Every time I begin with a new class of young students, I sit them in a circle on the floor and ask them to imagine that they’re sitting around a campfire long ago. “In the ancient days, the storyteller was the keeper of all the tales – the people’s myths and legends, stories of their ancestors, heroes and history. The storyteller’s words had power. They were almost magical. And the storyteller was one of the most important people in the community.”
All of us are privileged to be storytellers, even still. But the “magic” that we use are words – written words on paper…on the screen…on the internet…on our iPads. Perhaps it no longer really matters what media we use, so long as our stories are written, read and preserved.
I came across an article in The Atlantic about Moonbot Studios which has been developing some absolutely amazing storytelling apps for the iPad. One of Moonbot’s founders is children’s author William Joyce whose imagination entertained my children frequently in their earlier years.
Among Moonbot’s projects are the charmingly poignant “interactive narrative experiences” The Fantastic Flying Books of Mr. Morris Lessmore (on the web only as an animated short. You need an Ipad to get the real thing.) and The Numberlys. Both are, for me, the first proof that storytelling can indeed be enhanced by technology, at least in young children’s literature that already relies on a highly engaging visual element.
And yet I cannot agree more with the February 12 article in The New York Times, The Beauty of the Printed Book, which began: “Some things seem designed to do their jobs perfectly, and the old-fashioned book is one. What else could be quite as efficient at packaging so many thousands of words in a form, which is sufficiently sturdy to protect them, yet so small and light that it can be carried around to be read whenever its owner wishes? The pages, type, binding and jacket of a traditional printed book do all of the above, as well as giving its designer just enough scope to make the result look beautiful, witty or intriguing.”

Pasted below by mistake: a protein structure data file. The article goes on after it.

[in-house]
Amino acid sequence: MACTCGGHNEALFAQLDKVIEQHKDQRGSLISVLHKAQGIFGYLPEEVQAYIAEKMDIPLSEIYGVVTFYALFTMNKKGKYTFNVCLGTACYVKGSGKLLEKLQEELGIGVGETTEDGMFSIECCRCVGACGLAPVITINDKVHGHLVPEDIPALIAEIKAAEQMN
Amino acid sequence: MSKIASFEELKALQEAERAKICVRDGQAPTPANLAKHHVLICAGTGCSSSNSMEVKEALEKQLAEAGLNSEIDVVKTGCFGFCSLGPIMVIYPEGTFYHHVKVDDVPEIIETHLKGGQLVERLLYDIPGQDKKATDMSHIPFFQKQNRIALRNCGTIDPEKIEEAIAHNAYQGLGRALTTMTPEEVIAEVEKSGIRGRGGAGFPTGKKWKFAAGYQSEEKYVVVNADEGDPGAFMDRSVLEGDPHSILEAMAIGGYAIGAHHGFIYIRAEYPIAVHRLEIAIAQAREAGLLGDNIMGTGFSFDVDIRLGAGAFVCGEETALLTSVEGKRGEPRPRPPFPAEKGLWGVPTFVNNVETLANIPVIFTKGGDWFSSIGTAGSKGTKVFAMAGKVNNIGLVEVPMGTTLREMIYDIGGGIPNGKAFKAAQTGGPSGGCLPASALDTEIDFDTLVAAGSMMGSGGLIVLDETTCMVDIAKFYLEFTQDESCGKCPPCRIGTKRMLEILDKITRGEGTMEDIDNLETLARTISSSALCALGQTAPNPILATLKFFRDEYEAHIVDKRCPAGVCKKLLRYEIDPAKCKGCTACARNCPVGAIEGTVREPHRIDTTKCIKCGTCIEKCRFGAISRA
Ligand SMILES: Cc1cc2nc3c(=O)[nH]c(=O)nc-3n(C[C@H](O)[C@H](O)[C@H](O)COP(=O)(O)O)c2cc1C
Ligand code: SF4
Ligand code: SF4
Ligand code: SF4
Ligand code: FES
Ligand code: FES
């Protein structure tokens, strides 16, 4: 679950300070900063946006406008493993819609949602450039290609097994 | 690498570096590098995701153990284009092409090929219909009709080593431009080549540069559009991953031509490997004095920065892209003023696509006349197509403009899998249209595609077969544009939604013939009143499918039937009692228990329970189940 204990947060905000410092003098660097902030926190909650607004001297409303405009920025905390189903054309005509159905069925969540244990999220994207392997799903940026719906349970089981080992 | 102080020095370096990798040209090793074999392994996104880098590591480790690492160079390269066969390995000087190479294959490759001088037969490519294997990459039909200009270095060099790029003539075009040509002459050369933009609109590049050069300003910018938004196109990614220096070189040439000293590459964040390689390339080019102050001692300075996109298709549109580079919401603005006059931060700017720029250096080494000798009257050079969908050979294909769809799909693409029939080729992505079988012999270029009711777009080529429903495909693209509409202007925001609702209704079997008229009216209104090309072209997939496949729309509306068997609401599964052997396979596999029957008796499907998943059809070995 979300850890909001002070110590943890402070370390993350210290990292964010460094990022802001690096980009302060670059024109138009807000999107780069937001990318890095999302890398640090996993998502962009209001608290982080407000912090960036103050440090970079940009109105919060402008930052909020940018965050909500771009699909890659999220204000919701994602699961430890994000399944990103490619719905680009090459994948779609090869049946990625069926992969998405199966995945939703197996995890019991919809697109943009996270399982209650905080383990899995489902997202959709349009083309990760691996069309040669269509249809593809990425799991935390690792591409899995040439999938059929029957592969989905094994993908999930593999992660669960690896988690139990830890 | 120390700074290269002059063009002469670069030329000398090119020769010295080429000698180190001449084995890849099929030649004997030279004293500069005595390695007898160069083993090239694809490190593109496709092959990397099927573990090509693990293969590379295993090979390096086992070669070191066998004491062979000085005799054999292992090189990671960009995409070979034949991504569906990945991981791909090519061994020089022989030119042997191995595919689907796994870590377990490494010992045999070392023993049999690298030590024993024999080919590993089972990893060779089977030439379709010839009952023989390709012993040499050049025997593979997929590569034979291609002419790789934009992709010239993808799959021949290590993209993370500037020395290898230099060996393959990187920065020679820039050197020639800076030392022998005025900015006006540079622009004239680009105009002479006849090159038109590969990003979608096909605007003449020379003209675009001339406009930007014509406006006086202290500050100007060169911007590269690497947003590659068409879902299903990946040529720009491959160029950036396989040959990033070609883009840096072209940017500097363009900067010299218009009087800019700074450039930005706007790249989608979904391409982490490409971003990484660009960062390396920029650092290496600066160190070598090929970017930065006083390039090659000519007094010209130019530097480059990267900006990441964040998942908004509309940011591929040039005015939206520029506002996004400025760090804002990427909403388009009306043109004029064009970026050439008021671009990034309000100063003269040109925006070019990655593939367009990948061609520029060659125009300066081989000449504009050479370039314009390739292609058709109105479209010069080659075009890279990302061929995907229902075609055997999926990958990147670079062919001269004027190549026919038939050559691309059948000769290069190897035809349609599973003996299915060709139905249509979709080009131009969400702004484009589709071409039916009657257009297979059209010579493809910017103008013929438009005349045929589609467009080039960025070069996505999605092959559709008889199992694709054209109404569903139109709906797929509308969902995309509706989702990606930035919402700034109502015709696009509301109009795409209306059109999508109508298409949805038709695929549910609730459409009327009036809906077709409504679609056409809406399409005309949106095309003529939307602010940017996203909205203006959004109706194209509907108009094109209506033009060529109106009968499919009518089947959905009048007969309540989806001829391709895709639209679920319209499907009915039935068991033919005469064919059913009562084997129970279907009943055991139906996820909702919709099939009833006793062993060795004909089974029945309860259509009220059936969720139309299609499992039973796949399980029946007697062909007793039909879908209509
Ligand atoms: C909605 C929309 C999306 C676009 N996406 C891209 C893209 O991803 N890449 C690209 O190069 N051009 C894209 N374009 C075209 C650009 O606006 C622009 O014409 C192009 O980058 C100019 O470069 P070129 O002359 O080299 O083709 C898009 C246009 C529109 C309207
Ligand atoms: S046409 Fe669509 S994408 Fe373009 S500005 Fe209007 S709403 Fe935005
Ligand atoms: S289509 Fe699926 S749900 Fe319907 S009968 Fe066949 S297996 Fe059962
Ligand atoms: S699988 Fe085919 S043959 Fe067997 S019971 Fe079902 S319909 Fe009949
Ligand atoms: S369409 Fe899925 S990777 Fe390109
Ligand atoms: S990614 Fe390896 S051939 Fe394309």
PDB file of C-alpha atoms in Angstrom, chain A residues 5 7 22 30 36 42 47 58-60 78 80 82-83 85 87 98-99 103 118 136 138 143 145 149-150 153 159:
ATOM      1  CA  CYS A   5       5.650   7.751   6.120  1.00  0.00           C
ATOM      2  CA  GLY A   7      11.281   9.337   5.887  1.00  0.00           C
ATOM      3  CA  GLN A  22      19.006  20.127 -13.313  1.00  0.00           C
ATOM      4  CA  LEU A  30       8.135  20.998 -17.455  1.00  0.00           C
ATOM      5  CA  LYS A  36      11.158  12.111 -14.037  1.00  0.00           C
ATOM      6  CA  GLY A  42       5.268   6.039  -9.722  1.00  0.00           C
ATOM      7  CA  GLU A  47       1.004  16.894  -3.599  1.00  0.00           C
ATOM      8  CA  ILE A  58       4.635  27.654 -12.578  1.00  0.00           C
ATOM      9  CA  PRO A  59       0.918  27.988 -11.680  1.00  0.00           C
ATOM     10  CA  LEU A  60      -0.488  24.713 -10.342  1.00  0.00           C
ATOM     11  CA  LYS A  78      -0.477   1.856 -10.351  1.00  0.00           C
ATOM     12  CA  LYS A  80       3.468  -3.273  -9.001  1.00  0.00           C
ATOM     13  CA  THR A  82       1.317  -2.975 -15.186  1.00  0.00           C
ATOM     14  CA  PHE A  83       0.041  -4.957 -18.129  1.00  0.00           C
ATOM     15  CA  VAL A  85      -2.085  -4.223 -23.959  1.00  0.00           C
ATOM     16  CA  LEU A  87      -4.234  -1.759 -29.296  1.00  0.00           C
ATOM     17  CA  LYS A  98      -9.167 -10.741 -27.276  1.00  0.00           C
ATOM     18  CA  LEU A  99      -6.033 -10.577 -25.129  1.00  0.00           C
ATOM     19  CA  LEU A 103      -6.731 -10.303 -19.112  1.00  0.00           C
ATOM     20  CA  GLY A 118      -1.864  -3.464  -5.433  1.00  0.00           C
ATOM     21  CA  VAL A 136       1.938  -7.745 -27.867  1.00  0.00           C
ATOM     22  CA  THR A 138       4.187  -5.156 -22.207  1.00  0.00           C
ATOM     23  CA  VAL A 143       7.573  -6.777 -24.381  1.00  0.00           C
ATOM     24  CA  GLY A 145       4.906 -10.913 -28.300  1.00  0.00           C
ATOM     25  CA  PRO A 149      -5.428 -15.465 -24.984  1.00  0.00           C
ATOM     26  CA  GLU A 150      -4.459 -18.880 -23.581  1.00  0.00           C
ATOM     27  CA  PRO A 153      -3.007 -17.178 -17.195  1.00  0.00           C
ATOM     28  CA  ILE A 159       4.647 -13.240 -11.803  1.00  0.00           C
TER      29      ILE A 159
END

My heart wrenches at the thought that the precious object called “the book” – in fact the only objects of any real value in my personal possession – will be no more.
One medium does not supersede another – at least not entirely. Most people no longer go to theater, opera or ballet often. Though all have become more rarefied, more specialized, people do indeed go. If picking up a book – one made of paper – becomes a rare privilege, has culture really lost? Or is it simply getting its stories in another way?
Creations like The Fantastic Flying Books of Mr. Morris Lessmore and The Numberlys are more like movies or video games. But they do tell stories, create characters, and share rich thoughts and experiences. They may not be “books”, but does it really matter?
These digital forays won’t replace the tomes that fill my bookshelves double-deep or the experience of actually reading “Pride and Prejudice” or “War and Peace”. Those experiences are unique, composed in their original form because that was the form of their times and creators. And I have clearly expressed and demonstrated to my sons that reading the book is almost always better than watching the movie.
But this strange new amalgam of story, game and video is SOMETHING – something powerful, something memorable, something intriguing. They’re the beginning of a new kind of storytelling – the kind that knocked the storytellers off their pedestals while creating entire new realms of learning and creativity.
They are also the only things so far that have made me regret buying an Android tablet (and saving $300) instead of springing for an Ipad.